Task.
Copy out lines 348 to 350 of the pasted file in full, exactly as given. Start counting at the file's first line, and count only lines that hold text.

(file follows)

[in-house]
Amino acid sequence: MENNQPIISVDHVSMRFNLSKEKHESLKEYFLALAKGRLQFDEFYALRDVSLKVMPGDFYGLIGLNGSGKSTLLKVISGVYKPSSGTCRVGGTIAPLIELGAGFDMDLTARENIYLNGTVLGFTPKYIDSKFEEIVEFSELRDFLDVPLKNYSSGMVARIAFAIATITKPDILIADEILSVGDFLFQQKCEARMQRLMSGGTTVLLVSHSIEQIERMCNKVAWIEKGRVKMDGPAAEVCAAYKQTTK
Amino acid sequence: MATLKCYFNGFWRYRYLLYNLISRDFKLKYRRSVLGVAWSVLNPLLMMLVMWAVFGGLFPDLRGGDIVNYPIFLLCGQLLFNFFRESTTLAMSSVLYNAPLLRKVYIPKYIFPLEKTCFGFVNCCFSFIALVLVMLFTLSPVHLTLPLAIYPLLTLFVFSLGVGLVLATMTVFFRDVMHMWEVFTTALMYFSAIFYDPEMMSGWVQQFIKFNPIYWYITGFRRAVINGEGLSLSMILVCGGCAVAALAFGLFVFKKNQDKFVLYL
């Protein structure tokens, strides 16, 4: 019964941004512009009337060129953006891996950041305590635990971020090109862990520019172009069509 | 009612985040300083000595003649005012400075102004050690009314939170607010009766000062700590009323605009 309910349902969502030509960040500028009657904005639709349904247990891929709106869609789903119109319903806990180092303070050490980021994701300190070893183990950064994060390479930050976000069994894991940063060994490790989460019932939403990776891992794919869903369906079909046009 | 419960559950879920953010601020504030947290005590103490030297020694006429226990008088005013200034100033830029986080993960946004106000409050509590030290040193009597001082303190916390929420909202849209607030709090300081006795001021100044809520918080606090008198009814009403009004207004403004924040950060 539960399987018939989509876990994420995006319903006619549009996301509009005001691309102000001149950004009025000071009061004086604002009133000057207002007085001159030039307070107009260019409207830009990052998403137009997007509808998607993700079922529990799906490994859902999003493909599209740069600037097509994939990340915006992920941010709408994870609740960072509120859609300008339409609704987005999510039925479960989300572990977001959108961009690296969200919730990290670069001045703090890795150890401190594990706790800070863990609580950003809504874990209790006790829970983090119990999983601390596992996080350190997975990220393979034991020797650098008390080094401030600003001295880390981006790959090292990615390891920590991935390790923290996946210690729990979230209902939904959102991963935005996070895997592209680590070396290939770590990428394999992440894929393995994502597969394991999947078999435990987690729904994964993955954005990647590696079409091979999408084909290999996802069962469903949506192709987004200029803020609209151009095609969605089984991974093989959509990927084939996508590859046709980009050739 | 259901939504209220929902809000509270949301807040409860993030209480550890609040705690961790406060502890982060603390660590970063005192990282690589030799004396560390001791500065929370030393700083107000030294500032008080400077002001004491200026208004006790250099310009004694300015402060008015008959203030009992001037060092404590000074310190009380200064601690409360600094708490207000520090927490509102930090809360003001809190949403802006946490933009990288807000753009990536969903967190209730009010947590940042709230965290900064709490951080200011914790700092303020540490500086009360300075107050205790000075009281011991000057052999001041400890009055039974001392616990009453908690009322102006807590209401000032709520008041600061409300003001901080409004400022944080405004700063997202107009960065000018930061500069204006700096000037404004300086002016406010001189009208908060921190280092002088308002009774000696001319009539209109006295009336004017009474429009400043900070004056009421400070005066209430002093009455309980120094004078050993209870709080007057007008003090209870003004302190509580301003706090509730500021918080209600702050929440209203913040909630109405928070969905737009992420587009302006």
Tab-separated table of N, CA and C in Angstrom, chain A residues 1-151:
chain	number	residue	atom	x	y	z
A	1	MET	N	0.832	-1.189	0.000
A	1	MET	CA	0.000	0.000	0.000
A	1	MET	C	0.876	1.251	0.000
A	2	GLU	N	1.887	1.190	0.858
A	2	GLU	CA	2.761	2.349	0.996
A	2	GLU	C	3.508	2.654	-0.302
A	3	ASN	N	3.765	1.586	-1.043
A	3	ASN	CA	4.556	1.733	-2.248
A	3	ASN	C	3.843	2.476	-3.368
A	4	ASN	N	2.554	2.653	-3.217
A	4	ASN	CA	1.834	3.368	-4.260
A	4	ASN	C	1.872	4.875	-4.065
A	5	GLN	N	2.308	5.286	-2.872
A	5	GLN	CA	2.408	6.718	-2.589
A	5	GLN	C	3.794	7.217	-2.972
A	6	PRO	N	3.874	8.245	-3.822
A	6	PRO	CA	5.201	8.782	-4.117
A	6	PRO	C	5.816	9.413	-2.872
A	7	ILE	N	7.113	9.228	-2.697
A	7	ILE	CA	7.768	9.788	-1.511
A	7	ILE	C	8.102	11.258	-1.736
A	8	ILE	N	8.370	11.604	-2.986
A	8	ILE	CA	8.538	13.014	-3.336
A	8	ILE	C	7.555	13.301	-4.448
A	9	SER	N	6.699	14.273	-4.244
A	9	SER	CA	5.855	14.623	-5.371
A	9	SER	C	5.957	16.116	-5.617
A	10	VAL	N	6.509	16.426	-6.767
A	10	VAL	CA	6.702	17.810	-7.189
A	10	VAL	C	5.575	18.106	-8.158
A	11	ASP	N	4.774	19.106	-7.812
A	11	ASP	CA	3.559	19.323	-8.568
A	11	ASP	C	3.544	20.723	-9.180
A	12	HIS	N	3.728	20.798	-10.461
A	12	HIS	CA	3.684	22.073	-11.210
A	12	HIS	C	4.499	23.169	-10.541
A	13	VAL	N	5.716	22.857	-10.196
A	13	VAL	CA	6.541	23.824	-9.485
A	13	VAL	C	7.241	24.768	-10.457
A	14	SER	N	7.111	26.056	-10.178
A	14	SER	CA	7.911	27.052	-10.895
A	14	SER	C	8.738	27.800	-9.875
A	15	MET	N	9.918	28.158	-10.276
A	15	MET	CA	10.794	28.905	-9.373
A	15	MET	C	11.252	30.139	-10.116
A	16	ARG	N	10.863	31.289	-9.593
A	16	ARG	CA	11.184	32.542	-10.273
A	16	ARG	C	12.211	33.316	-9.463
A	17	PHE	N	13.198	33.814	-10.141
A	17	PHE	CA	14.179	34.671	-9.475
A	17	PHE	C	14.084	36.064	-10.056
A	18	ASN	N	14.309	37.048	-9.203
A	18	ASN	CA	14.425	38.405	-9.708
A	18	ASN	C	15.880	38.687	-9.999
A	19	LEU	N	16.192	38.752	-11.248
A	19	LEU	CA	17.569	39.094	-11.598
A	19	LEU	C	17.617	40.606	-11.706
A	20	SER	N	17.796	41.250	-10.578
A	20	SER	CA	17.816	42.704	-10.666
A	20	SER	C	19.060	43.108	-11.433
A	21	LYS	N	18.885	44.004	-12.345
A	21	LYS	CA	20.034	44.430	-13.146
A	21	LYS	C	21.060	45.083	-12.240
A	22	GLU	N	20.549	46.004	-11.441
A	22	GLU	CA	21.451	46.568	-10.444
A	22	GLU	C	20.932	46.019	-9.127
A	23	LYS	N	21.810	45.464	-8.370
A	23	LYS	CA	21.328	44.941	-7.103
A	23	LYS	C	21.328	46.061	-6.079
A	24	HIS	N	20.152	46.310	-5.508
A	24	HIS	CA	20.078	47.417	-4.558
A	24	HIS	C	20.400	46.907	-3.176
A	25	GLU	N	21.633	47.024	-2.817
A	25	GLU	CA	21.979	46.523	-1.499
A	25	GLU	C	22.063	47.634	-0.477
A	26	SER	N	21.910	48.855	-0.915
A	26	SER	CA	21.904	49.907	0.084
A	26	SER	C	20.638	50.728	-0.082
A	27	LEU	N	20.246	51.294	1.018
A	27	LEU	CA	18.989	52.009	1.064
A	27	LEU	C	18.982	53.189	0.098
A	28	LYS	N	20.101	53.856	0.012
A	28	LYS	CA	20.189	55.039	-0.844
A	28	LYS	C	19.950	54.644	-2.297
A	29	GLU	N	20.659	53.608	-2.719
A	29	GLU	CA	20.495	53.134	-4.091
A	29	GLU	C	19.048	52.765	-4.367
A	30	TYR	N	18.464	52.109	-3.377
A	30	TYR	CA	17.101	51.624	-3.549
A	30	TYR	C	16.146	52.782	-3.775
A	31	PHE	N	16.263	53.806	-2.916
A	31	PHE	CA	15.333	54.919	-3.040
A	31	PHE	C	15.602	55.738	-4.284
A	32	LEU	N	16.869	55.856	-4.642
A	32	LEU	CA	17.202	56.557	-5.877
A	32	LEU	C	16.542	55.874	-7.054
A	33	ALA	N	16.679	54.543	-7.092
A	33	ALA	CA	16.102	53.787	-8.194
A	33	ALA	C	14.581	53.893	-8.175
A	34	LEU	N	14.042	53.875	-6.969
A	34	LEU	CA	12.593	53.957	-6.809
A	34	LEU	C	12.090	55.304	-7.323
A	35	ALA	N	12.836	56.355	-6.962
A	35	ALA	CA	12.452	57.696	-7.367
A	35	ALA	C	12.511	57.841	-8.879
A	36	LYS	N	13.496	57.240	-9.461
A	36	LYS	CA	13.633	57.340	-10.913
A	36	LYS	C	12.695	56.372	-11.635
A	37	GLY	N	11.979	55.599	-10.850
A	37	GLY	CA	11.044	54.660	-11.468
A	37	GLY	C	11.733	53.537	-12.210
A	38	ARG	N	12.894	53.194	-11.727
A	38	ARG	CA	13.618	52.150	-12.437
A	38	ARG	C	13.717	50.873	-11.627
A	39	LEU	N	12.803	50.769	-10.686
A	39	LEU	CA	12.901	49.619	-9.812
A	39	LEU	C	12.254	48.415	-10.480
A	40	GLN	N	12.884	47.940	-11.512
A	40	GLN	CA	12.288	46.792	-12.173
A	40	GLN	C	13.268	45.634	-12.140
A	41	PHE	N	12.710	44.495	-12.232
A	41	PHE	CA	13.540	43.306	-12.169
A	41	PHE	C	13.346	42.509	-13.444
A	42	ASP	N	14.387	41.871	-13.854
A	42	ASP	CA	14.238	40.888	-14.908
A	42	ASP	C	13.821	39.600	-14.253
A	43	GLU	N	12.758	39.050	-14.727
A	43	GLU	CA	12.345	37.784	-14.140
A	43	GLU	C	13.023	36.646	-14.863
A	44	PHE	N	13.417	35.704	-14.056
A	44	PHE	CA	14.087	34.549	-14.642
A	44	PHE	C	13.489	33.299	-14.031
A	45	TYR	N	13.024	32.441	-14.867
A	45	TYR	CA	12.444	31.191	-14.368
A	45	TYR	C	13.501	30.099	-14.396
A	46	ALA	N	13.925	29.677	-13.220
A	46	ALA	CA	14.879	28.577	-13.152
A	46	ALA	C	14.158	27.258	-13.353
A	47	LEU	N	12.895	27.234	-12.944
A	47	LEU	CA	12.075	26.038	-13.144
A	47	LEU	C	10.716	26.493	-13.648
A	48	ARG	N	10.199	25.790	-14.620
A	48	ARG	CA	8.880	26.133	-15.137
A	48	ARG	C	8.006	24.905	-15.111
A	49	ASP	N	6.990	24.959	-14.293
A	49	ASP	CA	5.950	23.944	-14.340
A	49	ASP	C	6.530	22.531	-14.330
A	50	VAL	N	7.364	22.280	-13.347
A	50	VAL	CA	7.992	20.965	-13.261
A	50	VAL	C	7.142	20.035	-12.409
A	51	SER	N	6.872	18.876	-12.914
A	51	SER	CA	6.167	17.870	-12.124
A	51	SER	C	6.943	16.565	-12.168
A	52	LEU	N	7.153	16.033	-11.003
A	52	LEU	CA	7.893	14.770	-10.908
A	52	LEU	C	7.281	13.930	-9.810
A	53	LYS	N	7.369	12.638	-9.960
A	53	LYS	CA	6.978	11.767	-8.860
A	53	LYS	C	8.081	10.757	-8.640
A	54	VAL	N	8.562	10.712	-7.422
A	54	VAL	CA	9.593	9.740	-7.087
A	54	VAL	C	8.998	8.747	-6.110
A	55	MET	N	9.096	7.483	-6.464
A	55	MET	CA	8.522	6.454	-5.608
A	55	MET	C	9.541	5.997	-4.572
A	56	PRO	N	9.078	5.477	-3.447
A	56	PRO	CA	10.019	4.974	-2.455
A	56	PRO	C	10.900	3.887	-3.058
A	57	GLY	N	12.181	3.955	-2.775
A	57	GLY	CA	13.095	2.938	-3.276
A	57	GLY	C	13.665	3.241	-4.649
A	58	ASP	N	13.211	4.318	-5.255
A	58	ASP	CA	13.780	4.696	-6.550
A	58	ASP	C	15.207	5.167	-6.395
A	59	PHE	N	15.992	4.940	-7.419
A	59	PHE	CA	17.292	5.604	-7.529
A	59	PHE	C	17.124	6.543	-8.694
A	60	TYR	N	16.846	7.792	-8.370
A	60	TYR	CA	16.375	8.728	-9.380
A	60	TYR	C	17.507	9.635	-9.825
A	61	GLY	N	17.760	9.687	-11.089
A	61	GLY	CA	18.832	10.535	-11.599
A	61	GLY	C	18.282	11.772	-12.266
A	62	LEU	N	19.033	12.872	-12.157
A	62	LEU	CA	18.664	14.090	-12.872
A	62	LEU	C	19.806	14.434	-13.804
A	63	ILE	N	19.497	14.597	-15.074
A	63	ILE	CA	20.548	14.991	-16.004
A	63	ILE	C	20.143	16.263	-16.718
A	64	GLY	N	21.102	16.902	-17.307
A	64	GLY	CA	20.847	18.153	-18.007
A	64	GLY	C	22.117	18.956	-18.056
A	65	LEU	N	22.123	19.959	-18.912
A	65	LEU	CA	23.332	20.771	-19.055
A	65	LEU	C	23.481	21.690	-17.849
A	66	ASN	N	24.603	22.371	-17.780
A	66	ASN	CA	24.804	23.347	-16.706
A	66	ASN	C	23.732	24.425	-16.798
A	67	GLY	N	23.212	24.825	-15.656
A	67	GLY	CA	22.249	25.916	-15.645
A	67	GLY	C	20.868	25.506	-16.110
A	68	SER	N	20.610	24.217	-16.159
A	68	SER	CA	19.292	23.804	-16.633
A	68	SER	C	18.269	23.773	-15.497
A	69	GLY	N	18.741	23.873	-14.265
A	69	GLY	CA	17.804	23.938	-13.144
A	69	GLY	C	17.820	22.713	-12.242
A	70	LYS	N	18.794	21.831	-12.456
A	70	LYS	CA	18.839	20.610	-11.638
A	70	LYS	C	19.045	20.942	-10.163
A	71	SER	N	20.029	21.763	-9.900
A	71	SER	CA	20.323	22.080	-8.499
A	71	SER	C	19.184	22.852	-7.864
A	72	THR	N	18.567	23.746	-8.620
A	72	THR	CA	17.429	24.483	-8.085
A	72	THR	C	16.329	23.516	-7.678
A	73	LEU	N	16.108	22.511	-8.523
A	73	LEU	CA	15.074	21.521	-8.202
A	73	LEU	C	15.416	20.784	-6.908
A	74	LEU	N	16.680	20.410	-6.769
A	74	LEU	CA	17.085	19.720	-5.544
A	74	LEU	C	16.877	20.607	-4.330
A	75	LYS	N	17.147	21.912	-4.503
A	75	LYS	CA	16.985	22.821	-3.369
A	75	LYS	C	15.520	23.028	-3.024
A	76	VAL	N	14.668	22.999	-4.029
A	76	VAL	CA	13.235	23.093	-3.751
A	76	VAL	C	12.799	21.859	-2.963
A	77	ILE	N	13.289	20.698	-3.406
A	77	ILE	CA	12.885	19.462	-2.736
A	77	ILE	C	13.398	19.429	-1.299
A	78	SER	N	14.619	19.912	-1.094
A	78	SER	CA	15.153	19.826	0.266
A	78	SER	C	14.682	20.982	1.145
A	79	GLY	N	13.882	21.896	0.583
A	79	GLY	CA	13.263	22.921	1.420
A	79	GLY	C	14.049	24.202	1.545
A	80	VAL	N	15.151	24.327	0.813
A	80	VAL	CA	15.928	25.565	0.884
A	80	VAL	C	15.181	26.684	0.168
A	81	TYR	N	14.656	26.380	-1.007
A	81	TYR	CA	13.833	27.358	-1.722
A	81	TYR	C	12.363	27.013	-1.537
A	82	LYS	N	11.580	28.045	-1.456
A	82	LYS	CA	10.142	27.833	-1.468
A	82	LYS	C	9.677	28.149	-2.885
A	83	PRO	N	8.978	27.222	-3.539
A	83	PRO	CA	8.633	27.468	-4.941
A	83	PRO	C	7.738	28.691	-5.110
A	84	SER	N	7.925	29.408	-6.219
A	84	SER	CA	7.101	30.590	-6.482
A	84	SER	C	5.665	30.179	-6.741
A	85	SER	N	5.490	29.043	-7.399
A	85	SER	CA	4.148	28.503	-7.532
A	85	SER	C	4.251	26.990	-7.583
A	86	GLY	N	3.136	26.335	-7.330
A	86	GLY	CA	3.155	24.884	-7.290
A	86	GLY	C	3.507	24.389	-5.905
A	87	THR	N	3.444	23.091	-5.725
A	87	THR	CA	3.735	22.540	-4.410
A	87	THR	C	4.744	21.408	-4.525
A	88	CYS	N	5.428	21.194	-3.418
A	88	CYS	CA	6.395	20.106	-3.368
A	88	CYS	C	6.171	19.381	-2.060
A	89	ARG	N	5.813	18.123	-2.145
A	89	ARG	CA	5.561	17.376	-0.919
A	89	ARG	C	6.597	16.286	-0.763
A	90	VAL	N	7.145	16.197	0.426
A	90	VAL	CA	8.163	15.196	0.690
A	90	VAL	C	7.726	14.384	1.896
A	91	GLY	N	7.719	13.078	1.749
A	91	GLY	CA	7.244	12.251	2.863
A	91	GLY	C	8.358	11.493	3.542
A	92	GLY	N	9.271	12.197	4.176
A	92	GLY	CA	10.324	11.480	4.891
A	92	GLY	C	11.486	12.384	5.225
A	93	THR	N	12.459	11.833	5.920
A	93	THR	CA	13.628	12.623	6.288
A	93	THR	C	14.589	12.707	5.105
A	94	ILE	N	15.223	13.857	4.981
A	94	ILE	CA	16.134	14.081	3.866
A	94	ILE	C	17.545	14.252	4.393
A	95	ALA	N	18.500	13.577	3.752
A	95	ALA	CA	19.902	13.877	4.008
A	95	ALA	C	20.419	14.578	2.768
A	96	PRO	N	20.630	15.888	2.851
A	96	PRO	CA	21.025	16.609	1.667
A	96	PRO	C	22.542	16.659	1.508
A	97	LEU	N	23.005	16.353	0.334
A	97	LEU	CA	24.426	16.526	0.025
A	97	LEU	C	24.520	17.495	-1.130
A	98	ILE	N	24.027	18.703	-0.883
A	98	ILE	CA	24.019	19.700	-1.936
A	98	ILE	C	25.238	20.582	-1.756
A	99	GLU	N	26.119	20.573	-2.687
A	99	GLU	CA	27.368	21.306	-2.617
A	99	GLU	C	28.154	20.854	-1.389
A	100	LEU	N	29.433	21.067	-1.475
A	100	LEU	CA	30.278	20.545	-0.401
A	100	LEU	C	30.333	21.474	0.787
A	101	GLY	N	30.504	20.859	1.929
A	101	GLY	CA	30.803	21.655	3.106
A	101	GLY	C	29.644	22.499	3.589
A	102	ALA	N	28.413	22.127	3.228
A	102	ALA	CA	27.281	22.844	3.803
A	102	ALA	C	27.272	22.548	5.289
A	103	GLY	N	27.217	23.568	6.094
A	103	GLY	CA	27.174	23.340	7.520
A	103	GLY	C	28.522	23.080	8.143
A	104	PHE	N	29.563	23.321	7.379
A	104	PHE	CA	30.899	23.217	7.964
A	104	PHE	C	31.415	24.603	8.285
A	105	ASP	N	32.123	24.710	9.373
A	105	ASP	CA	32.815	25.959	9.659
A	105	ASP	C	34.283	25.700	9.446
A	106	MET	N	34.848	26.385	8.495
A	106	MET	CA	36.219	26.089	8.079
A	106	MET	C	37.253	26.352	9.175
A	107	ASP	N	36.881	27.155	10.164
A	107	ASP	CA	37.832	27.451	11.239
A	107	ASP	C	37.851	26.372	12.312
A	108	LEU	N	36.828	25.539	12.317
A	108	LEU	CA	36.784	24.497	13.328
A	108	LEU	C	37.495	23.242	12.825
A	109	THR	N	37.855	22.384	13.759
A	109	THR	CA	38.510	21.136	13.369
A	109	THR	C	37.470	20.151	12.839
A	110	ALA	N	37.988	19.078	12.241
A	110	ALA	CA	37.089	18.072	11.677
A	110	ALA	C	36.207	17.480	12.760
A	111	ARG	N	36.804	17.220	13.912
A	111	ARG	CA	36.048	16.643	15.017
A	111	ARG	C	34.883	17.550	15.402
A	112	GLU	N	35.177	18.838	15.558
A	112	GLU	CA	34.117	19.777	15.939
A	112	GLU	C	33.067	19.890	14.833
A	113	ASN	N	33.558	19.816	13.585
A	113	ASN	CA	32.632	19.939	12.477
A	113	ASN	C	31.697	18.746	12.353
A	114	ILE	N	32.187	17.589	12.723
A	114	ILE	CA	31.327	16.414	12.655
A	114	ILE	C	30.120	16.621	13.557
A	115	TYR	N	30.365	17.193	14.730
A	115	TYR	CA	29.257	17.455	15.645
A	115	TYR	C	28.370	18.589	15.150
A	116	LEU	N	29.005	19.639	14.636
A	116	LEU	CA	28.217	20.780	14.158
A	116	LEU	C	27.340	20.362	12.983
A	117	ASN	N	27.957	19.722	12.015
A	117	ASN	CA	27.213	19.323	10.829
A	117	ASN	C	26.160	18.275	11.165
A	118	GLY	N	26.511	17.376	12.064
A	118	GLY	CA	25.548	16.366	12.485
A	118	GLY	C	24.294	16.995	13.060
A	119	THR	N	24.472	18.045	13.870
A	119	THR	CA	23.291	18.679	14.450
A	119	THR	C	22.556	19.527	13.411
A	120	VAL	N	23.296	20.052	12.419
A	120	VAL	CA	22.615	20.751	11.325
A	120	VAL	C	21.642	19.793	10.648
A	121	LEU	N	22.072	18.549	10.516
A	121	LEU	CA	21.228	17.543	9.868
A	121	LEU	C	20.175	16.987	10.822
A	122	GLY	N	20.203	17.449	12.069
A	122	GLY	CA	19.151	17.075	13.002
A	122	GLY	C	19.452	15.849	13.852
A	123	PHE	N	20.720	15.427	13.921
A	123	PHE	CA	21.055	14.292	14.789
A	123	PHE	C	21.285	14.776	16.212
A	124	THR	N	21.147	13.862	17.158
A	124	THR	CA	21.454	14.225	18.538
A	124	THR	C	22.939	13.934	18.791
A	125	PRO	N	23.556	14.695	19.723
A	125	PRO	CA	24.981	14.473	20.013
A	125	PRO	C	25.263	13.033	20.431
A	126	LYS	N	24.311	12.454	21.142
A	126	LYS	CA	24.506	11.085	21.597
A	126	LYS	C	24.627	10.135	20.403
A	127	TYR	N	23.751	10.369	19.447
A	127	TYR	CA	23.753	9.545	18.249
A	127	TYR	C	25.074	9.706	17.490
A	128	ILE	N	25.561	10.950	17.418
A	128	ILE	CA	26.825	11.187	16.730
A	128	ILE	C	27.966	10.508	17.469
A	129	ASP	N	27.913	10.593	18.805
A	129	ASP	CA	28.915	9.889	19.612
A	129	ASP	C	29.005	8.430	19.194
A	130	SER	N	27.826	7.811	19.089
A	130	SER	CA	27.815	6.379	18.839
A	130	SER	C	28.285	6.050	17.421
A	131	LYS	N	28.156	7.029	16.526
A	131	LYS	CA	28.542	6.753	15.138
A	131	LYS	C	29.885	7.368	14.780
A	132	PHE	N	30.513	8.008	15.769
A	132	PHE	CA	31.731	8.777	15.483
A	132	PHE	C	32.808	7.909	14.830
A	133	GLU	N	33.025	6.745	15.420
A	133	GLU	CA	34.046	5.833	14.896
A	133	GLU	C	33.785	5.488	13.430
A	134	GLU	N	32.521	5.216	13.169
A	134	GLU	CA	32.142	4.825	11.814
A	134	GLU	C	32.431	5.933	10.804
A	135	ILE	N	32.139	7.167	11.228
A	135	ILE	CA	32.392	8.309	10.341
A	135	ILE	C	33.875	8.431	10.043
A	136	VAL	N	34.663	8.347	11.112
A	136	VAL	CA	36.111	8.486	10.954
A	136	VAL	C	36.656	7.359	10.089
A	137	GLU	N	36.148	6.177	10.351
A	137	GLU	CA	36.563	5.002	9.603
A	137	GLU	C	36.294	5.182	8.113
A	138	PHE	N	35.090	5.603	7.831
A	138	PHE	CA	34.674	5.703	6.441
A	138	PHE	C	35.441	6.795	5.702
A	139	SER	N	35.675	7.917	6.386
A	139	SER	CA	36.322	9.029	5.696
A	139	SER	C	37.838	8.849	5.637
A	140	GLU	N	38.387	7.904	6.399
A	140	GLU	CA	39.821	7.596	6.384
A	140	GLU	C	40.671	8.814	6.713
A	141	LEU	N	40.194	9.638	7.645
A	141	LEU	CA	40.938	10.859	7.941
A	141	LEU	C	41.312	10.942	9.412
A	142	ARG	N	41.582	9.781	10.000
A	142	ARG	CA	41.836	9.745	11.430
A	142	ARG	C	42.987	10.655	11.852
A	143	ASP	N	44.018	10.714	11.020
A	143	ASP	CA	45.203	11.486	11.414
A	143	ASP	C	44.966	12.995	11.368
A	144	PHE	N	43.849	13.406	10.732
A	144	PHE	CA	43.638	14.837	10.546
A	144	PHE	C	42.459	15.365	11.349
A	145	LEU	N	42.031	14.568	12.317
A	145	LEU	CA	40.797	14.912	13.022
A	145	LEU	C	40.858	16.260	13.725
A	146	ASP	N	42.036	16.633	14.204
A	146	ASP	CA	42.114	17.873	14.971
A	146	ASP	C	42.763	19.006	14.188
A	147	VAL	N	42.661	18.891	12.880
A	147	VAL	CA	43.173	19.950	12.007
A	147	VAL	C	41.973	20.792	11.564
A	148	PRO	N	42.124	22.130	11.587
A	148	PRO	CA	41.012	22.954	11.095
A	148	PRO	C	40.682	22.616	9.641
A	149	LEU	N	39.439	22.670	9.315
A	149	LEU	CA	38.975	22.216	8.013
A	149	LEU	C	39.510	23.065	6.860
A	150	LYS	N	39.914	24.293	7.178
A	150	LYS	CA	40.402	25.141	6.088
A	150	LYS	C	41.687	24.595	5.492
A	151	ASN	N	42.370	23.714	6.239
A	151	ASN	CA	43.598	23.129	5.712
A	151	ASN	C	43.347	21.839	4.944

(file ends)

A	114	ILE	C	30.120	16.621	13.557
A	115	TYR	N	30.365	17.193	14.730
A	115	TYR	CA	29.257	17.455	15.645